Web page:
Kuhnert shaped the image of Africa as perceived in Europe and the US like no other painter. The Schirn art museum in Frankfurt has a retrospective.
Wilhelm Kuhnert (1865-1926), a German landscape and animal painter, was one of the first European artists to travel to eastern Africa in the late 19th and early 20th centuries. In an era of few paintings and even fewer photographs from the European colonial areas in Africa, he would often study African wildlife more than a year at a time.
Kuhnert's illustrations for Brehms Tierleben (Brehm's Animal Life), a popular reference book on animals, secured his income and allowed him to travel to Africa to study and sketch animals in their natural habitat rather than in zoos. The zoo in Berlin had animals galore for the young artist to paint and draw, but he just wasn't interested in animals in captivity. He wanted to see them in their natural surroundings.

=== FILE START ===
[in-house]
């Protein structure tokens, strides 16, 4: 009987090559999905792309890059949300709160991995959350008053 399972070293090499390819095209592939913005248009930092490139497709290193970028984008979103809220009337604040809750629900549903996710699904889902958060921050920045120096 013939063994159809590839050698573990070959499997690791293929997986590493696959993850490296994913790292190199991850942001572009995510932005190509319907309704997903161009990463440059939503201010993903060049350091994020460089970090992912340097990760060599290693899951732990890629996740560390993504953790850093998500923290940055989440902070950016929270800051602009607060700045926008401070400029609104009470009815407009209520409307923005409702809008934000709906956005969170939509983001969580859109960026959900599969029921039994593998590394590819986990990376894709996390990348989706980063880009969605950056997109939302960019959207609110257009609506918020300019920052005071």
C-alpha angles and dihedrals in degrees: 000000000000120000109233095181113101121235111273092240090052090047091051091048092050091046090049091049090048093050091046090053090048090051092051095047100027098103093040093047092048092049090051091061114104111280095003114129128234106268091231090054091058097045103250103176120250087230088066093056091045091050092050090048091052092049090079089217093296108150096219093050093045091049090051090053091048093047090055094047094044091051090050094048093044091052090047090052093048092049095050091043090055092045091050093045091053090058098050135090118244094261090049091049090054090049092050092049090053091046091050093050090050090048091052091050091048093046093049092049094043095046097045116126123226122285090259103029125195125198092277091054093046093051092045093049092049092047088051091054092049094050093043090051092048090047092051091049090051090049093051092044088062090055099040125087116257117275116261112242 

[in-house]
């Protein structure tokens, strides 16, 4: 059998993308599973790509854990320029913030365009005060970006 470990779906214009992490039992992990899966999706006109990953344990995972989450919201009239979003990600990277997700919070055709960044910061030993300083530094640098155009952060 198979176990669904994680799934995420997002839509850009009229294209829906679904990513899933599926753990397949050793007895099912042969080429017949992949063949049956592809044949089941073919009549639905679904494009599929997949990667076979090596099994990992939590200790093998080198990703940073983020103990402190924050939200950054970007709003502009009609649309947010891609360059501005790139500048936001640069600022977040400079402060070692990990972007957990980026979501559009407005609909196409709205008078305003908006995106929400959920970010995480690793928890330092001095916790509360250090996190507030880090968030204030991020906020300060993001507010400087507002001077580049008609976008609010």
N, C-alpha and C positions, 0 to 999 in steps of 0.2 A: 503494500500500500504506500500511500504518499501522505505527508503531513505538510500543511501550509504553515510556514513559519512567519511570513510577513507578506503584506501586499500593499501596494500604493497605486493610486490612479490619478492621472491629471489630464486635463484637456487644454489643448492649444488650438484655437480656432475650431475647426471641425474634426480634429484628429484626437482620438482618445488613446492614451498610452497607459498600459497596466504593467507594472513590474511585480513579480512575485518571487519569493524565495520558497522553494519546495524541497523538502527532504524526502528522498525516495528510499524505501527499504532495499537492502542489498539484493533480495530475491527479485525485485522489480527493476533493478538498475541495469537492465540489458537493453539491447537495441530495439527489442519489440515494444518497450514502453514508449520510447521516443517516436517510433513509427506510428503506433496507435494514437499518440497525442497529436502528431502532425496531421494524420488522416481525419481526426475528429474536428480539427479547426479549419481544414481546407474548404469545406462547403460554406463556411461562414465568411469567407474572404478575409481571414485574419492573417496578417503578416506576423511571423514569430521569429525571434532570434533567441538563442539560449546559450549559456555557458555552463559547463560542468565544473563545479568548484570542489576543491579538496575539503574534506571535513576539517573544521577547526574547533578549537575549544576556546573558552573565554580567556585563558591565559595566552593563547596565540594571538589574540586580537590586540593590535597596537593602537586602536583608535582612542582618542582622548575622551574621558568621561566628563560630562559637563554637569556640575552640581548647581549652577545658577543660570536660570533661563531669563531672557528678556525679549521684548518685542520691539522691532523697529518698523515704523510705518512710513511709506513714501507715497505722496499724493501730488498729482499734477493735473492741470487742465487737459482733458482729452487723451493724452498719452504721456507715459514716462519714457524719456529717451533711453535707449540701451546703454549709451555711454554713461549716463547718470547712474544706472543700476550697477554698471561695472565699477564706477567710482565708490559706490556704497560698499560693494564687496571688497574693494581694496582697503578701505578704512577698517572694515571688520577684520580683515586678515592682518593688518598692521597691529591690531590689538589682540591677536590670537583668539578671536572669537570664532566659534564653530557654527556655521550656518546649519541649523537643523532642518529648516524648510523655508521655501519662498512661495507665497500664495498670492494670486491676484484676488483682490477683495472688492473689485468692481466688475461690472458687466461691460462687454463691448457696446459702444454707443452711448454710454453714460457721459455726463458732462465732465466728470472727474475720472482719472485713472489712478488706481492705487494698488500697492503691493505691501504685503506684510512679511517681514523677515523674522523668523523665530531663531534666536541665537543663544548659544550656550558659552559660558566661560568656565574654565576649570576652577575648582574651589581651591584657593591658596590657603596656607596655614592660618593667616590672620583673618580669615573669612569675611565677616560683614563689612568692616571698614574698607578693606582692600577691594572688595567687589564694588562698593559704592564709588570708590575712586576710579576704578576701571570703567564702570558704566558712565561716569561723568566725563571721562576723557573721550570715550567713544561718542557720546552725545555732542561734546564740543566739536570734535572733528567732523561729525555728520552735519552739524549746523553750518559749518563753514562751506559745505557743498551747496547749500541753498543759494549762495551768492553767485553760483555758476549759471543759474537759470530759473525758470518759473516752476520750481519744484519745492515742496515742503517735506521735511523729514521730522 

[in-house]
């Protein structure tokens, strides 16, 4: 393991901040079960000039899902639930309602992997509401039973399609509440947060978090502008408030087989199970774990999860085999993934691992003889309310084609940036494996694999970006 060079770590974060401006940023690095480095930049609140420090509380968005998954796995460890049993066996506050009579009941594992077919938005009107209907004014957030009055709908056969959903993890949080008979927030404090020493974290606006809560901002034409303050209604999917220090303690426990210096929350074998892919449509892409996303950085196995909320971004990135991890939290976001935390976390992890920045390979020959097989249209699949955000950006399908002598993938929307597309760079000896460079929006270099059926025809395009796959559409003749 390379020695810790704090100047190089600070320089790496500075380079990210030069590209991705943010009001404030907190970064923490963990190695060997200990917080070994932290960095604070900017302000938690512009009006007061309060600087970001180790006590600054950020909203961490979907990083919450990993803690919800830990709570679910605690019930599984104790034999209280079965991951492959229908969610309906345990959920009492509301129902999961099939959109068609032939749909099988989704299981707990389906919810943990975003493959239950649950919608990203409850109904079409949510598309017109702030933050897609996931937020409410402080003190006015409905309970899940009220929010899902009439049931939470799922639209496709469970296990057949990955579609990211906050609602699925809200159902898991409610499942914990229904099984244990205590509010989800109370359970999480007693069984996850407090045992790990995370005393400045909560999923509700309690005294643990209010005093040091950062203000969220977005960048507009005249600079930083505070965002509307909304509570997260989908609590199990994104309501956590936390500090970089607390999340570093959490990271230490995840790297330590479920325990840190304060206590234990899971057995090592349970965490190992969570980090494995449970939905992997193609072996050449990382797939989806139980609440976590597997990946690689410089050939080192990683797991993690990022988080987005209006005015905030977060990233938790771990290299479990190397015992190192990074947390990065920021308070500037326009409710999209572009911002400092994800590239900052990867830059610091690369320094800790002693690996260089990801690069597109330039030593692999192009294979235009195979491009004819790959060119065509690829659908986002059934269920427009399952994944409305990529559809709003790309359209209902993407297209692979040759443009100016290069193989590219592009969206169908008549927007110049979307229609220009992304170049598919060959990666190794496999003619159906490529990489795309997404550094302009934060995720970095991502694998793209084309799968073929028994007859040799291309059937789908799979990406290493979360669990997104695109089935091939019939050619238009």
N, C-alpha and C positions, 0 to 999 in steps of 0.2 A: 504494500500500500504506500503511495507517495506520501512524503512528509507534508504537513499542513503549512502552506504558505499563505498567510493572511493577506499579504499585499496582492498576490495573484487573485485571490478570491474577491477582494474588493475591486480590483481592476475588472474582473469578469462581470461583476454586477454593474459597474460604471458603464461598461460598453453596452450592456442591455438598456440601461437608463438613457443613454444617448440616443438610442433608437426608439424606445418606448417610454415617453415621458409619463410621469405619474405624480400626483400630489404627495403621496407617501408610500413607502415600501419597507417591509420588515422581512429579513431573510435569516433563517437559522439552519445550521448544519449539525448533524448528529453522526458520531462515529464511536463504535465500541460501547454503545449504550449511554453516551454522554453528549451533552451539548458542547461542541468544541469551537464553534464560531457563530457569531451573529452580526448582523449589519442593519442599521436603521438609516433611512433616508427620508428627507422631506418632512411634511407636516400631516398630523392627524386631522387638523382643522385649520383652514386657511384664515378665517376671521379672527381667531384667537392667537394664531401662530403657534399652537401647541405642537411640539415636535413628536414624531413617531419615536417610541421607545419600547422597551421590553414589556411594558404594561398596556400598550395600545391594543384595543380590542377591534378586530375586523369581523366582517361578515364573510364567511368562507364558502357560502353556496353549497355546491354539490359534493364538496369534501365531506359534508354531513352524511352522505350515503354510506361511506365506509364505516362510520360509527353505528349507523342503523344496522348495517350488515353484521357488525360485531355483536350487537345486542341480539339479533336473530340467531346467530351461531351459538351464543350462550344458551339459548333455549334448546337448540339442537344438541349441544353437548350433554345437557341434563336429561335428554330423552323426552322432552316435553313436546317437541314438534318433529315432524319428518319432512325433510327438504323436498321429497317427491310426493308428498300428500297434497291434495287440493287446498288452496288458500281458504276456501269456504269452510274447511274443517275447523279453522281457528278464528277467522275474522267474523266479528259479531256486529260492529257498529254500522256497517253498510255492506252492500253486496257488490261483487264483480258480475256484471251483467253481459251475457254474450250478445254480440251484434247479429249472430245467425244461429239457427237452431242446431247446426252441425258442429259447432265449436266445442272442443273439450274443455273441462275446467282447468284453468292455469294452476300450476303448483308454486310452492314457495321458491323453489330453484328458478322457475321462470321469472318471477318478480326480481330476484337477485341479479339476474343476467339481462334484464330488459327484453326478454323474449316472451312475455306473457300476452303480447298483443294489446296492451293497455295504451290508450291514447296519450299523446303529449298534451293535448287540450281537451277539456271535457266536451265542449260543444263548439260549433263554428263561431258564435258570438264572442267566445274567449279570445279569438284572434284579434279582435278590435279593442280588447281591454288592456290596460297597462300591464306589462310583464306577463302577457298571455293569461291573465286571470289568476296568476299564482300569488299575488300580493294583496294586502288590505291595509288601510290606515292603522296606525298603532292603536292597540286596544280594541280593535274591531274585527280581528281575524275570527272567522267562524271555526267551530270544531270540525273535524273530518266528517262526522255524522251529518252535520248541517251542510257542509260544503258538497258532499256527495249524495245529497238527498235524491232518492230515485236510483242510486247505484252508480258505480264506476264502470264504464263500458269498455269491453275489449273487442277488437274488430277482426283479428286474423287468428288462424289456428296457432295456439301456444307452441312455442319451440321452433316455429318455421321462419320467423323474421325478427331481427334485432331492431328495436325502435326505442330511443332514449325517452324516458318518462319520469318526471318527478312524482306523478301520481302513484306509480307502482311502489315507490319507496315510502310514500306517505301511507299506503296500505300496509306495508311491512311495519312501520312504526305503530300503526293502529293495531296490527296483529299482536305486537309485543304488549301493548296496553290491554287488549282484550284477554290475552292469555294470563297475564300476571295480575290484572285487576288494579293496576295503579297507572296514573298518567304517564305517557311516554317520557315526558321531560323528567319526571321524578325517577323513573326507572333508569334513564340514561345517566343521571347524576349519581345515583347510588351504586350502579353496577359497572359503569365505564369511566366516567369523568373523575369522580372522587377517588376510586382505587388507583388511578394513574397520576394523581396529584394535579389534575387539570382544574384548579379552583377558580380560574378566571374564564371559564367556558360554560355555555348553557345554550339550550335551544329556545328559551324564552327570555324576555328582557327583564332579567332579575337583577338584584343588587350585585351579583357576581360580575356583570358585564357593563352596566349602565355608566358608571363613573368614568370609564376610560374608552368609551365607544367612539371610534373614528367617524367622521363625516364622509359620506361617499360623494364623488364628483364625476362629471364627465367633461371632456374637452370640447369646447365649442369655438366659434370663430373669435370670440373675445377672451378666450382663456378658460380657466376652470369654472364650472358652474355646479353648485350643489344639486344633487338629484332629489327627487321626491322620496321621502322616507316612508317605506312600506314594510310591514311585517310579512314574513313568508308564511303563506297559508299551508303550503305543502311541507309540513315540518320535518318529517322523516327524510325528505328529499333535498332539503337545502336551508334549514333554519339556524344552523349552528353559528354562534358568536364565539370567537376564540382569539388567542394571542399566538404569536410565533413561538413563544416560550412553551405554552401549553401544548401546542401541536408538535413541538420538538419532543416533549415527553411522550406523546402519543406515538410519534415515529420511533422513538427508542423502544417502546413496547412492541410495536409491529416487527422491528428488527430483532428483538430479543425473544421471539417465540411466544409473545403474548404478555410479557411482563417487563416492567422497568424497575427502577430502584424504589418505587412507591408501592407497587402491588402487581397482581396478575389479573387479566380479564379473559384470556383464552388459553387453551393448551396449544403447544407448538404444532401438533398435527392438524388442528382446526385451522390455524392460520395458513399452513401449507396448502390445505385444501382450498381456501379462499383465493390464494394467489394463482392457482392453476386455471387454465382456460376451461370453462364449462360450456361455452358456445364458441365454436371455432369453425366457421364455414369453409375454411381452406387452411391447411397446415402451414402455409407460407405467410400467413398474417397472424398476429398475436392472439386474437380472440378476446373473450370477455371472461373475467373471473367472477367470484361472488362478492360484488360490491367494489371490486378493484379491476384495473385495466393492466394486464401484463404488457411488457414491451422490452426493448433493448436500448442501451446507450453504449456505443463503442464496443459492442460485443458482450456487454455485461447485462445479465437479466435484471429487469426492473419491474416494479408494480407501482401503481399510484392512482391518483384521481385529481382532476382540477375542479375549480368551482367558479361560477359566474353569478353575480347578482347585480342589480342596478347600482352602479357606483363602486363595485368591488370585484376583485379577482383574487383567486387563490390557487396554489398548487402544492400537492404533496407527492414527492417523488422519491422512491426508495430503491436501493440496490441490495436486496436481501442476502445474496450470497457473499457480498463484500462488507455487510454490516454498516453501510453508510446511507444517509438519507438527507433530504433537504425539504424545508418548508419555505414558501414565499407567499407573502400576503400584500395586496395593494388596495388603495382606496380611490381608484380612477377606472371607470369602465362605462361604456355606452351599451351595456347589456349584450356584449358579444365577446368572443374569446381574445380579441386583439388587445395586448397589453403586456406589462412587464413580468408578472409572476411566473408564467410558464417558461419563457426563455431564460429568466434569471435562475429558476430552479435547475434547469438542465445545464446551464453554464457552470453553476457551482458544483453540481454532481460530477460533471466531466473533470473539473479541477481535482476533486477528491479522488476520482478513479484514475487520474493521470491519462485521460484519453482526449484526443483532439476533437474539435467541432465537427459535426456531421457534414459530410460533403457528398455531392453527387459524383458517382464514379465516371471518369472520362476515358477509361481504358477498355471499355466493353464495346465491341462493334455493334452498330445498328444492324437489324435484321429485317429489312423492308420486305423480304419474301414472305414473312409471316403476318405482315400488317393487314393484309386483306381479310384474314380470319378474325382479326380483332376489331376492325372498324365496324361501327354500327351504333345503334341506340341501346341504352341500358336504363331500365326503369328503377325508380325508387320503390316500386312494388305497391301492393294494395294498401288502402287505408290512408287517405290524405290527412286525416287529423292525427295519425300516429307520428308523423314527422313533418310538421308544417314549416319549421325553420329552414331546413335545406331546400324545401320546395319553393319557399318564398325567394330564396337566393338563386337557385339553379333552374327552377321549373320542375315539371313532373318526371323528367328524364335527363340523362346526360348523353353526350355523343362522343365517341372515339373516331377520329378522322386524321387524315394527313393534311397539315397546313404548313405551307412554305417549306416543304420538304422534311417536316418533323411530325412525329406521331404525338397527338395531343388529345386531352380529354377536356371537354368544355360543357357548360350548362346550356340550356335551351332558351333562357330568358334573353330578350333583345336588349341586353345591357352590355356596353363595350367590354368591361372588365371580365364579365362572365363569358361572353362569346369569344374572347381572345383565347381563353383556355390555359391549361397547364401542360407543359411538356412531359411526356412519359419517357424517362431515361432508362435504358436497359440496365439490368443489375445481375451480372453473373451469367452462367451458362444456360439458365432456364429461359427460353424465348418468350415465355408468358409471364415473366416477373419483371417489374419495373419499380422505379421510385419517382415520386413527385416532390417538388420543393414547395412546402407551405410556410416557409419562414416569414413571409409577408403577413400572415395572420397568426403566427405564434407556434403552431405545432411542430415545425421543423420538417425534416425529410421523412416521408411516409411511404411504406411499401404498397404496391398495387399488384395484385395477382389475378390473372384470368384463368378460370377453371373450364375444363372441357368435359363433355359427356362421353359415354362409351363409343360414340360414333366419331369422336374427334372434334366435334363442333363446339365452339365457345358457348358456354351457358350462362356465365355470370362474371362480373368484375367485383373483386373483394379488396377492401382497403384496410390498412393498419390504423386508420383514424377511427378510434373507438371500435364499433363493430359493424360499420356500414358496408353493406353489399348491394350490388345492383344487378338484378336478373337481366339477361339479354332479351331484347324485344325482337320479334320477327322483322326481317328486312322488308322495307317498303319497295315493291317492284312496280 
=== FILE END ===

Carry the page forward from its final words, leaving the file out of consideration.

'An exercise in patience'
Europe then had a lively market for decorative paintings and sculptures of animals. Kuhnert, a business-minded artist, did a brisk trade in large-format oil paintings of zebras and elephants, selling them to wealthy collectors.
He also painted many of the animals printed on small trading cards that Stollwerck, the well-known chocolate factory in Cologne, added to its boxes of chocolates.
Observing lions, he once wrote in diary, was often an exercise in patience, "with the sun beating down on one's body, and the paint dripping from the palette like so much water."
"In one word," he concluded, "painting here is no breeze!"
"King of the Animals. Wilhelm Kuhnert and the image of Africa": from October 25 to January 27, 2019, the Schirn Kunsthalle in Frankfurt presents the first major retrospective on the artist's life and work. A catalogue is available in English.